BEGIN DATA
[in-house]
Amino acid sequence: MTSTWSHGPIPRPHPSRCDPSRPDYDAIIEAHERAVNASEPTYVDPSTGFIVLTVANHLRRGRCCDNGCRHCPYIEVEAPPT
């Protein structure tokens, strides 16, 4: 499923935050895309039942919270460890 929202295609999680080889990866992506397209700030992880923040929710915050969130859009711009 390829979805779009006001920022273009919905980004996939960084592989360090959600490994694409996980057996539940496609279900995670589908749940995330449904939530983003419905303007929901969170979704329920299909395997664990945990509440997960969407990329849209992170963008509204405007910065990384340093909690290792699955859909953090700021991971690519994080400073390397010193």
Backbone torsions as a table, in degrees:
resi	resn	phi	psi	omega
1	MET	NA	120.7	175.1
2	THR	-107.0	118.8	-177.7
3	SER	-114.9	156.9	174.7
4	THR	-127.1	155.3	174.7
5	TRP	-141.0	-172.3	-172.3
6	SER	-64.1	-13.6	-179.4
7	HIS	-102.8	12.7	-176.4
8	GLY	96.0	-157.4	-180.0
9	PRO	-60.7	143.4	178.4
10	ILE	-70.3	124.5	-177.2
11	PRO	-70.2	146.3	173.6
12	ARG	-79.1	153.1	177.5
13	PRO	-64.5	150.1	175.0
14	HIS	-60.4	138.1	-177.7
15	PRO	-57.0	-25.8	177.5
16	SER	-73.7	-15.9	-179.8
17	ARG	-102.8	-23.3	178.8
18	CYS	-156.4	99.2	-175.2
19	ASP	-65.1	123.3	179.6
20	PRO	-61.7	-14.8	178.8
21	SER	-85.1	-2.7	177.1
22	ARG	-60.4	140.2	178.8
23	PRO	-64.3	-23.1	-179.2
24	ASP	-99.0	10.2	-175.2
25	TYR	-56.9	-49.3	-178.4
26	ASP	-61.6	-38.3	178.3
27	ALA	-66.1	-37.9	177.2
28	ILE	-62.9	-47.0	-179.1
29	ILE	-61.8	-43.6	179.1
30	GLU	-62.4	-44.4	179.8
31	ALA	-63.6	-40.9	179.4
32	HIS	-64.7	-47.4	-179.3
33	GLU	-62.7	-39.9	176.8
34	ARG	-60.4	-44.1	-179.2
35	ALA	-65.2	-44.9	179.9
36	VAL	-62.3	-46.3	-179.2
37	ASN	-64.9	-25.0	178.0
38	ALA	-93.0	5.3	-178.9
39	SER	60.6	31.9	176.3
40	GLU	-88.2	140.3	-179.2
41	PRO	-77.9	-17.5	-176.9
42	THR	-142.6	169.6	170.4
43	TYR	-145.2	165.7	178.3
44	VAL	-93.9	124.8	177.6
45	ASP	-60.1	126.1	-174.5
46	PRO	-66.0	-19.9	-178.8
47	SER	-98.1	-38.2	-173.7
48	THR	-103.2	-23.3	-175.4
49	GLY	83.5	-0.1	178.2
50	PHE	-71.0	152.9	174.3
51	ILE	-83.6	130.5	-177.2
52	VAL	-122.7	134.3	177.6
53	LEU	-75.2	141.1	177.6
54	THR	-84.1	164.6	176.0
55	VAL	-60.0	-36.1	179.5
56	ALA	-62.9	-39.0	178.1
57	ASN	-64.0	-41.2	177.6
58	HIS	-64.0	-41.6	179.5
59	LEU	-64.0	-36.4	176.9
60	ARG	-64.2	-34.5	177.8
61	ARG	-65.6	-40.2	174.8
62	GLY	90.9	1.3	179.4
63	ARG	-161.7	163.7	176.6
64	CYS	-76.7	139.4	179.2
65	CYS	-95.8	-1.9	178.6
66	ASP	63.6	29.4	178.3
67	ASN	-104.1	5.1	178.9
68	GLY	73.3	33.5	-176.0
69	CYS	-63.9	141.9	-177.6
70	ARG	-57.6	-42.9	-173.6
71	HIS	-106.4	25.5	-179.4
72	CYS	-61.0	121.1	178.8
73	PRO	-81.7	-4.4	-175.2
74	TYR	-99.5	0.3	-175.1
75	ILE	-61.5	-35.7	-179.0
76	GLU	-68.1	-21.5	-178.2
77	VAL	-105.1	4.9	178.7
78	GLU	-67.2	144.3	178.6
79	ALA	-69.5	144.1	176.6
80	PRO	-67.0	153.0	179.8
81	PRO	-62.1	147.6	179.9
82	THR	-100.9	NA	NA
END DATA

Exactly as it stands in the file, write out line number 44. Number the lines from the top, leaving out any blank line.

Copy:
39	SER	60.6	31.9	176.3